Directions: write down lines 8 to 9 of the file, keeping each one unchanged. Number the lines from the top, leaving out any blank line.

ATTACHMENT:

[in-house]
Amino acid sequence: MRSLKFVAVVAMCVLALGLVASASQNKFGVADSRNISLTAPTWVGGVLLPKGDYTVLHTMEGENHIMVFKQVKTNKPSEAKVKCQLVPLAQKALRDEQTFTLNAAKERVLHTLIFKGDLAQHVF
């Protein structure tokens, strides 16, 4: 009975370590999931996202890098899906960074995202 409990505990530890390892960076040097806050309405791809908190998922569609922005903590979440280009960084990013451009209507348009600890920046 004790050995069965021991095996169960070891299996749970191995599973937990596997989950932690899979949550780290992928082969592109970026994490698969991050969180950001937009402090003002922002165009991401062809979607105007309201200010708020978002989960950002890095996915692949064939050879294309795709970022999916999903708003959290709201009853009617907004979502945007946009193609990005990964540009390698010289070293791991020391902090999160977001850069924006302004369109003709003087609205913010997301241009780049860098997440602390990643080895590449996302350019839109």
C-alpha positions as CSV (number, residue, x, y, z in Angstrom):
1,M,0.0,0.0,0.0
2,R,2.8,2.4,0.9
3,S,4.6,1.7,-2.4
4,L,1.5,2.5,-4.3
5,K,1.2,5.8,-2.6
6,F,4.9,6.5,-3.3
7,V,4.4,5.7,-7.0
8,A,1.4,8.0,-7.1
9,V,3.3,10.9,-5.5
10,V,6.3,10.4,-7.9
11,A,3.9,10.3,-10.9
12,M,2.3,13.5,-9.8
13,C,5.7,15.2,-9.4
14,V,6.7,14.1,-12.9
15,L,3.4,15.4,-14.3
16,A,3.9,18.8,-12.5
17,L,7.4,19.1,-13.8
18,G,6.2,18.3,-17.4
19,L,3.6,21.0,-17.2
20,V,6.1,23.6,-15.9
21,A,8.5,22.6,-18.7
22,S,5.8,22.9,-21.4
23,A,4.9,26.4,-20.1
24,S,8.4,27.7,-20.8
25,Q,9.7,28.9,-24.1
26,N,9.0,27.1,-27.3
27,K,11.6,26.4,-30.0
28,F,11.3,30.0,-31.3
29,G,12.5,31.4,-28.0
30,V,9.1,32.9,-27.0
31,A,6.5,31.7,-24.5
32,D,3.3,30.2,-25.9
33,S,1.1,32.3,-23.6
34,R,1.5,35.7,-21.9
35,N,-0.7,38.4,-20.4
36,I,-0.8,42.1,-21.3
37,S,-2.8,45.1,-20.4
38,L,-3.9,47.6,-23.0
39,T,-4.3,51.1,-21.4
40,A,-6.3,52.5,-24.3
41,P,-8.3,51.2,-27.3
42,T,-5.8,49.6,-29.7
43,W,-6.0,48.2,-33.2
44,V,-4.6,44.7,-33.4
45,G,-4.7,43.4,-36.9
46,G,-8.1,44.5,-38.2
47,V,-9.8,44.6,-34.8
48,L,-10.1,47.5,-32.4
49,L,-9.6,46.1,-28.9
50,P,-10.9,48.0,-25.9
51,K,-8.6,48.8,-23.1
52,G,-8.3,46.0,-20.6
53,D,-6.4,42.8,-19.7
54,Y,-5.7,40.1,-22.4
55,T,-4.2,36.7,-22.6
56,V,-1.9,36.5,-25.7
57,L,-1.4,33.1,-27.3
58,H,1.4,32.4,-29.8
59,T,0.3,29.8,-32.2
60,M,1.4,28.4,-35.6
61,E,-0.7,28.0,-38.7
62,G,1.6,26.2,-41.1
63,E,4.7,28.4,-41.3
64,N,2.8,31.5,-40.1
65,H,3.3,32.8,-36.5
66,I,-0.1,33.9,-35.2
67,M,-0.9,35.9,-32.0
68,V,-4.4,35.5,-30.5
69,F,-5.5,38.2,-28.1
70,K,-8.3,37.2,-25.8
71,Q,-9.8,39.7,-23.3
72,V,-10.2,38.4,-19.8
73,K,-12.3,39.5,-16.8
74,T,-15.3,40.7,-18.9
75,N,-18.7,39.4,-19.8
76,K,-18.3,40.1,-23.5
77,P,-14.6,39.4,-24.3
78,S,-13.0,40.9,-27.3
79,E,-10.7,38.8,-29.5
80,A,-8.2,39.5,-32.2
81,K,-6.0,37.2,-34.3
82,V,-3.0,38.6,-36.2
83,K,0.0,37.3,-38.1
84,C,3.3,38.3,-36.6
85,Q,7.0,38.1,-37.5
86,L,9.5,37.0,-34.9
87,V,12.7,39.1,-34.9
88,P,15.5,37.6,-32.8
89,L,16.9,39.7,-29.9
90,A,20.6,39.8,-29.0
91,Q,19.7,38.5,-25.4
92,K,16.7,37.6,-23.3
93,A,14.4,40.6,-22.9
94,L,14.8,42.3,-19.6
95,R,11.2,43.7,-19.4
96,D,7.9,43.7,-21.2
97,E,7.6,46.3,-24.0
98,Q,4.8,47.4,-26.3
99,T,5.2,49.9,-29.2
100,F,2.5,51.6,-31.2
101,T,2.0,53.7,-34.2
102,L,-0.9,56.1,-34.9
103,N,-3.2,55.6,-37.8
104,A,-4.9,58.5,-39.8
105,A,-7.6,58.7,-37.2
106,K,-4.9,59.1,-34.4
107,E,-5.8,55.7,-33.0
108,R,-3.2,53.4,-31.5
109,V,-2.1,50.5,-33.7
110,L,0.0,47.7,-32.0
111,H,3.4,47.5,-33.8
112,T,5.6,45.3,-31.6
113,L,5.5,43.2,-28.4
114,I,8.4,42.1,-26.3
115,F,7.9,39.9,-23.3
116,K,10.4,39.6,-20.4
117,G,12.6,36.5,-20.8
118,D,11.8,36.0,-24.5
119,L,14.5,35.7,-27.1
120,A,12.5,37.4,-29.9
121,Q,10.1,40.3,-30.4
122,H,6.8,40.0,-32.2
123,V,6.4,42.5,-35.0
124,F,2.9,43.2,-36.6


4,L,1.5,2.5,-4.3
5,K,1.2,5.8,-2.6